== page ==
As a descendant of a long line of fishing enthusiasts, I have learned from my dad & gramps that the best way to keep fish fresh is to put it in a cooler of ice immediately after taking it off the line. It's a slow, cold death for the fish, but much tastier. And if you can clean it and cook it on the shore -- you're in for a delicious treat. ps. I'd avoid fishing in the Hudson.

Ann, Jul 24 2005 11:13PM

A lot of the fish I eat is caught by my dad in SC freshwater...bass, etc. One of my favorite meals with fish is fried fillets with grits and cole slaw.

I read Kitchen Confidential a few years ago...some really interesting insight into the NYC restaurant scene.

mark, Jul 26 2005 2:22PM

sandie - sounds like you are proposing a pepsi challenge; but with fish. will need blindfolds, a large letter 'a' & 'b' and some graph paper to chart the results.

Matthew, Jul 27 2005 1:09PM

A friend of my mother's owns a boat and goes fishing off the coast of NC every other week. Tom and I tagged along with him one day. He is a former commercial fisherman, loves to eat fish, and would never buy fish in a store. He claims that in addition to immediate icing, the fish needs to be properly "bled", which is not done in a production fishing environment.
We didn't have a grocery store comparison, but the yellowfin tuna we grilled that evening was equal to the best restaurant tuna I've had.

sandie, Jul 27 2005 3:57PM

mark, yes! blindfolds, large letters, graph paper and of course a CAMERA. heather... is this possible?

mark, Jul 27 2005 4:30PM

matthew - not that i can't probably guess, but what exactly is involved in 'bleeding' a fish? is it what i think? do i even want to know?

matthew, Jul 28 2005 12:35PM

mark- I don't recall the location of the cuts made, but Jim (boat owner/fisherman) gaffed the tuna (~50lbs) to get it into the boat. A gaff is stainless steel hook, like a pirate's prosthetic hook, but with a t-handle. When the fish settled down enough to approach, he made a precise cut with a fillet knife and hosed it down until it ran clear. I think this contributed to a paler, more beige color of the flesh compared to a more pink color of grocery store tuna.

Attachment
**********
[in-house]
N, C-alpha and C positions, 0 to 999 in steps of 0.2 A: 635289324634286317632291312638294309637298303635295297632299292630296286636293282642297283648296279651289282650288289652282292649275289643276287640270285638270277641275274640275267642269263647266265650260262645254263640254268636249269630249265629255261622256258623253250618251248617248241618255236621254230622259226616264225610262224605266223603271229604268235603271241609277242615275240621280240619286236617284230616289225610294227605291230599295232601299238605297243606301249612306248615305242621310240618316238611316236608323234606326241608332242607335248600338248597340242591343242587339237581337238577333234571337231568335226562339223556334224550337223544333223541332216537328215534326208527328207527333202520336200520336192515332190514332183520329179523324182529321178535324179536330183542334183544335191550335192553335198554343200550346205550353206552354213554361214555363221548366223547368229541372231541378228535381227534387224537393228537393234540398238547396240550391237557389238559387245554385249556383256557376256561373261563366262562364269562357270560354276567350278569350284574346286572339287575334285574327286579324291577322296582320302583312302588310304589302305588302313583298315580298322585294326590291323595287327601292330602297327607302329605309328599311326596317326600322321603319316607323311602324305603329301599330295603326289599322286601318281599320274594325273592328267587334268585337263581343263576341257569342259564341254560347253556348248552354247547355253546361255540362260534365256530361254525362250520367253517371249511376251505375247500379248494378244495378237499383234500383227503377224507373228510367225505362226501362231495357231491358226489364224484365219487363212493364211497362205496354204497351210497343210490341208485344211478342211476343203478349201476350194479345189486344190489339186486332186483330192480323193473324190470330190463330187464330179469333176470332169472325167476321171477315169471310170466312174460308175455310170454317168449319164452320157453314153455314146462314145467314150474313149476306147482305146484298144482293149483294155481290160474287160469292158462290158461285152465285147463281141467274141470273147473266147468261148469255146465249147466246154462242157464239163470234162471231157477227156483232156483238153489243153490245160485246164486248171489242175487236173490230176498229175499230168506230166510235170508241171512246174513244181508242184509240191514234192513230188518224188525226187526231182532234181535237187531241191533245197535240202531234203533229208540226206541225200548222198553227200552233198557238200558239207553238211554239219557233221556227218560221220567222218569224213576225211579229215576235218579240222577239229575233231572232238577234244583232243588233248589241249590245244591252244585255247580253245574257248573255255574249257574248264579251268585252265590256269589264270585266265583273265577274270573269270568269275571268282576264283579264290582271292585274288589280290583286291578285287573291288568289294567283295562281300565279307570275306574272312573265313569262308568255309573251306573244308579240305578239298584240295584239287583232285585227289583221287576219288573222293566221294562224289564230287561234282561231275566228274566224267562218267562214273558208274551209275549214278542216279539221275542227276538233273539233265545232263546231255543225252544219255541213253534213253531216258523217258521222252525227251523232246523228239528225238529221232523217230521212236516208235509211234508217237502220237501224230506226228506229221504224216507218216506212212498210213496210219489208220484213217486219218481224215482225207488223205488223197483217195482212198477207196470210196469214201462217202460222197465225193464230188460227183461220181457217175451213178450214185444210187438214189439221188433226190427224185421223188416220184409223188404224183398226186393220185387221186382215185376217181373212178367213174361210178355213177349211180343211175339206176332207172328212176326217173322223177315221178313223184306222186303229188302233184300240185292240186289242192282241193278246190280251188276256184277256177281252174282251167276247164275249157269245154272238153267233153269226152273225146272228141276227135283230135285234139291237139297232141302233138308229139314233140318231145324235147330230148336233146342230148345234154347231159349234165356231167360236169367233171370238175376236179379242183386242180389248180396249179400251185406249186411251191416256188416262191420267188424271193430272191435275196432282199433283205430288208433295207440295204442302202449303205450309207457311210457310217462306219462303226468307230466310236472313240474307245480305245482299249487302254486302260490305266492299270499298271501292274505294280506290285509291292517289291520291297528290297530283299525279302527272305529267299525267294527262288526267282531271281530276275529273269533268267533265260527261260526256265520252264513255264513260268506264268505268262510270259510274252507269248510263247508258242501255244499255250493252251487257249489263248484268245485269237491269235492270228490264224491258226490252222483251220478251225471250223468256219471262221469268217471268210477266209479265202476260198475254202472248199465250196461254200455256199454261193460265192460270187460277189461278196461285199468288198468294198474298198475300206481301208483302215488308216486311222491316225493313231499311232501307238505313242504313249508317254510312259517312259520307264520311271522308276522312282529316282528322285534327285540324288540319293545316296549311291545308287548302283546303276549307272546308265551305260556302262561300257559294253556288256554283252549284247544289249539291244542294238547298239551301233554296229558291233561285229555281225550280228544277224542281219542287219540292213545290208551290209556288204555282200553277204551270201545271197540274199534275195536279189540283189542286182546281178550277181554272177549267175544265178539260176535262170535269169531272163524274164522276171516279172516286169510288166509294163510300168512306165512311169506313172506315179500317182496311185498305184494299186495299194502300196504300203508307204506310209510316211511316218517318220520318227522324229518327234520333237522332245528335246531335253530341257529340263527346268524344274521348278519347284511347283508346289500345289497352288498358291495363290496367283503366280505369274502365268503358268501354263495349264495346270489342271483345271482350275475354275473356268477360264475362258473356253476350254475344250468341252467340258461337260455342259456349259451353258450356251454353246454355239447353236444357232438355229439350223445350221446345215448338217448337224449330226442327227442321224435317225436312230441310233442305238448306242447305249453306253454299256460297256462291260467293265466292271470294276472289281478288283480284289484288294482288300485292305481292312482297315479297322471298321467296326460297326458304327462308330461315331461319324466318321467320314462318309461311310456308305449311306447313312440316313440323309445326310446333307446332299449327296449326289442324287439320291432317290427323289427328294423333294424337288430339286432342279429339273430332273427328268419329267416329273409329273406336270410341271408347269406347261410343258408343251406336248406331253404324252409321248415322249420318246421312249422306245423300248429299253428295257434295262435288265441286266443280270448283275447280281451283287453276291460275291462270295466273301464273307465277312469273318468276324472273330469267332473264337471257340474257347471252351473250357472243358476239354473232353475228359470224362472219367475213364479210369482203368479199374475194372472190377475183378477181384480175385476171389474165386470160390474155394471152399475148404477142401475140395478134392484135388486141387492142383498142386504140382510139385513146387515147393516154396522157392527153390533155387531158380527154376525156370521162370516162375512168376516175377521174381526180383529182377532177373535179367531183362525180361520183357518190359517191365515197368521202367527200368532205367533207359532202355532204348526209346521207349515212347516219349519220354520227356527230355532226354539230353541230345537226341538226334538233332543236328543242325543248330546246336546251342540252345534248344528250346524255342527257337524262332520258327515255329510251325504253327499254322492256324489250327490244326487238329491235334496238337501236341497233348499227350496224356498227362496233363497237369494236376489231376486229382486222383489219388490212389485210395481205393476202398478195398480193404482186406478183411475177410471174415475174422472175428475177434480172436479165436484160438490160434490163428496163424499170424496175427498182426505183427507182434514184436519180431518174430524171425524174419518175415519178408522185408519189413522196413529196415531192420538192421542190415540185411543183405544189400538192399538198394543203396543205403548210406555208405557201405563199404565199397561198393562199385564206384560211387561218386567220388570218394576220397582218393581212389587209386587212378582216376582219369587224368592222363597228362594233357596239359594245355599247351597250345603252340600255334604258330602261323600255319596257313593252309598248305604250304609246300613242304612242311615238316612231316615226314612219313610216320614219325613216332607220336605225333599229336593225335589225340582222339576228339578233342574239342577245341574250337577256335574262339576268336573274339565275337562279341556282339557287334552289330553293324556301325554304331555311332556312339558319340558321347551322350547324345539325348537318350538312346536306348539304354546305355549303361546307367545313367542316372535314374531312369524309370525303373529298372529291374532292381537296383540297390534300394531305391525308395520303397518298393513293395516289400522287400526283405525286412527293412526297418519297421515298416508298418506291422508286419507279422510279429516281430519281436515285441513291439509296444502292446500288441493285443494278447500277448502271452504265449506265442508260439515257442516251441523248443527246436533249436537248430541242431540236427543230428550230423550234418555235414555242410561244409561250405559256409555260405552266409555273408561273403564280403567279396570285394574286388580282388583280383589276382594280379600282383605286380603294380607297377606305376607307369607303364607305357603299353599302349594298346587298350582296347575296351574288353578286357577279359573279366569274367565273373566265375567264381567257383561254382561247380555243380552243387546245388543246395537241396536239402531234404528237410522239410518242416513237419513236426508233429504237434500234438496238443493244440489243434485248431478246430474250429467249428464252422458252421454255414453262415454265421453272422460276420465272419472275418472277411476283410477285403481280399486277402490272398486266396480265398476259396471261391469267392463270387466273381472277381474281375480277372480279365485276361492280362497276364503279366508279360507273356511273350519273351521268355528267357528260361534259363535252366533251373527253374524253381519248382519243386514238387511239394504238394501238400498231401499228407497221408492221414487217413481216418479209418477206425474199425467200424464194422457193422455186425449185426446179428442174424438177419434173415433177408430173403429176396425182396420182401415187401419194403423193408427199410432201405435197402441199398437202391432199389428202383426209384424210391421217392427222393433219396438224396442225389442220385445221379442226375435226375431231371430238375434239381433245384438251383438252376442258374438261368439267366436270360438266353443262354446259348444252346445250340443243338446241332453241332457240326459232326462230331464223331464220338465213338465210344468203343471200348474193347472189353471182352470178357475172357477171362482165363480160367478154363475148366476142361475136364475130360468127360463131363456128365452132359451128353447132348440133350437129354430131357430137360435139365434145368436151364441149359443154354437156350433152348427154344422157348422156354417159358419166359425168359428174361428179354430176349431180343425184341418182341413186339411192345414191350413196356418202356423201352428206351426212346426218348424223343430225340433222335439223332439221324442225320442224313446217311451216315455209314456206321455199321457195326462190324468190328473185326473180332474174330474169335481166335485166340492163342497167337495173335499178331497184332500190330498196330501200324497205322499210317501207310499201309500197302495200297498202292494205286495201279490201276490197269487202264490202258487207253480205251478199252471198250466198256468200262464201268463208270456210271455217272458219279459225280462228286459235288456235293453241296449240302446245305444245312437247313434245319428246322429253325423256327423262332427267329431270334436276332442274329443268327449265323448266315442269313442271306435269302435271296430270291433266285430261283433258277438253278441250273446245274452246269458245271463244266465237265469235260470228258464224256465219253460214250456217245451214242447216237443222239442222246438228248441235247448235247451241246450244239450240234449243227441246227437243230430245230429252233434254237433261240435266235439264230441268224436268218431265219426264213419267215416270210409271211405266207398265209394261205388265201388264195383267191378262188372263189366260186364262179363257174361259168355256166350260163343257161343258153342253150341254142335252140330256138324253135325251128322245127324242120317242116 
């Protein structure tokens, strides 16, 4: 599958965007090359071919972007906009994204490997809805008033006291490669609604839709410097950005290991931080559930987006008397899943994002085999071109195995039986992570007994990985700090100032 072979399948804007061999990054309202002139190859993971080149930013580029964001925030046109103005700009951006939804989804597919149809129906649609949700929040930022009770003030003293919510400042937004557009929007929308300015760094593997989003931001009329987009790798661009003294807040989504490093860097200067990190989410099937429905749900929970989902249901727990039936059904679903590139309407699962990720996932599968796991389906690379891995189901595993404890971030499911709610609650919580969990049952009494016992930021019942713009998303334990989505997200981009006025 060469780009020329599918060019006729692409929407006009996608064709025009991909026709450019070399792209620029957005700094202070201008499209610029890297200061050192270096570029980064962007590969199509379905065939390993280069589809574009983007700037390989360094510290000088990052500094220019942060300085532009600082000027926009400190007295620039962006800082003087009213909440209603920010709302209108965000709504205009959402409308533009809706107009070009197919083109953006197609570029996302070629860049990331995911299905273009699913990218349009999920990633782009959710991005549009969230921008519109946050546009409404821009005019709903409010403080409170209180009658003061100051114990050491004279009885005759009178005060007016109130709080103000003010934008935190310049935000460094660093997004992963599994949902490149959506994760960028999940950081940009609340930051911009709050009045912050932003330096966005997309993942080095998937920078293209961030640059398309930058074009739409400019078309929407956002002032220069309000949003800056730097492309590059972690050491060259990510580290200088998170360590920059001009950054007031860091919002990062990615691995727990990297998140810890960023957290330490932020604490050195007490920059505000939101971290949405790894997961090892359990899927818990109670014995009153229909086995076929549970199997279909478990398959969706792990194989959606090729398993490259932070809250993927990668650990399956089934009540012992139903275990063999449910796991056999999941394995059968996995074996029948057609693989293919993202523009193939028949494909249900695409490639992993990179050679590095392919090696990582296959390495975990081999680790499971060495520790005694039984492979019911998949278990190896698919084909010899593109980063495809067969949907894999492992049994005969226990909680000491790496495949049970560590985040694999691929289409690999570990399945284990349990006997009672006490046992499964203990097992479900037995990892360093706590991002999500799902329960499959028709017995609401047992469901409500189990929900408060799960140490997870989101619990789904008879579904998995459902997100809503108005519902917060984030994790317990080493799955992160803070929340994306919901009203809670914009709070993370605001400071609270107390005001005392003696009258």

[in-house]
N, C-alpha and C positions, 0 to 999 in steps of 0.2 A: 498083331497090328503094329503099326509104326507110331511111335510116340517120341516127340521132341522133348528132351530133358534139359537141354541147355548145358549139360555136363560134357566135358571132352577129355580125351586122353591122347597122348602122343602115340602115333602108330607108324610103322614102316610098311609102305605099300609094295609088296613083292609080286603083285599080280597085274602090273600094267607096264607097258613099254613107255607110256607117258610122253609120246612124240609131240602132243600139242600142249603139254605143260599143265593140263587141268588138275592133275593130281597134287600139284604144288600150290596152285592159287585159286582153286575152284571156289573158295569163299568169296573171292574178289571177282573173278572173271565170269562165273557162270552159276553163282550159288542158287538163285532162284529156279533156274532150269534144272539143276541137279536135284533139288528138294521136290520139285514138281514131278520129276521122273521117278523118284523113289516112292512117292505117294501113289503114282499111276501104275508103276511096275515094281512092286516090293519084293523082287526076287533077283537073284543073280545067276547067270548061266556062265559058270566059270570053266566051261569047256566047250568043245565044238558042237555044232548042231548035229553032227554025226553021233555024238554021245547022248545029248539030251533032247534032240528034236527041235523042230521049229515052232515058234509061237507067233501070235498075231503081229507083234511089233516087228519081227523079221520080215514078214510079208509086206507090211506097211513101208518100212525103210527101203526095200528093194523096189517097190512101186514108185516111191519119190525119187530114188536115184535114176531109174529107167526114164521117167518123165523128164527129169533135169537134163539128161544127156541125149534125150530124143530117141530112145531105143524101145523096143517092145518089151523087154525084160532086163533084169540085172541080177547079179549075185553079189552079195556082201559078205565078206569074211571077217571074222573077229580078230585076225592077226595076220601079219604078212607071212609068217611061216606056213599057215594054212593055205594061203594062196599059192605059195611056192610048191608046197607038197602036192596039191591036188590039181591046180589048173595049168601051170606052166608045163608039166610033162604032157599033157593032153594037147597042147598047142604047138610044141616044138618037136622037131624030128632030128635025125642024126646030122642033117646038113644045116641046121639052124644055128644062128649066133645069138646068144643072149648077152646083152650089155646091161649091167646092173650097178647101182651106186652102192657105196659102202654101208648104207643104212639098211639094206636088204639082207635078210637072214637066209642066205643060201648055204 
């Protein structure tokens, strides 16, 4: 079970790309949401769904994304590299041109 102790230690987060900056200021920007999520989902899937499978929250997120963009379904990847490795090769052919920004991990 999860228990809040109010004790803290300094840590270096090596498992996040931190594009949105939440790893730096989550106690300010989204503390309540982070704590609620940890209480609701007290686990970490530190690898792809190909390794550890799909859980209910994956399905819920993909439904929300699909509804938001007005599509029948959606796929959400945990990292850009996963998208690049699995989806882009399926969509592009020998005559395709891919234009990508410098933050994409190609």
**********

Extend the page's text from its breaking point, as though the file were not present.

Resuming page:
Riding on Jim's boat gave me a new found appreciation of fish, and the art of fishing.

I feel better about spending more money on wild fish and eating it less often because I know someone went through a significant amount of trouble to get that fish out of the water.

ps ran a story yesterday on the evolution of salmon's place in the culinary world, enumerating some of the differences between farm raised and wild salmon.

We broiled a wild king Alaskan salmon fillet on Monday. It was good. I don't often think of taking pictures of my cooking, but I've been inspired by gutsy and Mark's awesome chicken picture. My comments are too long.

Chris, Aug 2 2005 5:53PM

I fear you are playing with fire. I mean all that can come of this is that you will see that "fish is fish". Soon you will be hanging around the back door of Red Lobster hoping for a sizable leftover that the busboy overlooked. It is important we maintain our illusions as they pertain to the finer things.

Heather, Aug 9 2005 7:12PM

Yes, yes... I'm still planning on the fish taste test. Just haven't been able to get my husband excited about the idea yet. Headed to the SC coast this weekend though, am excited for delicious fish there.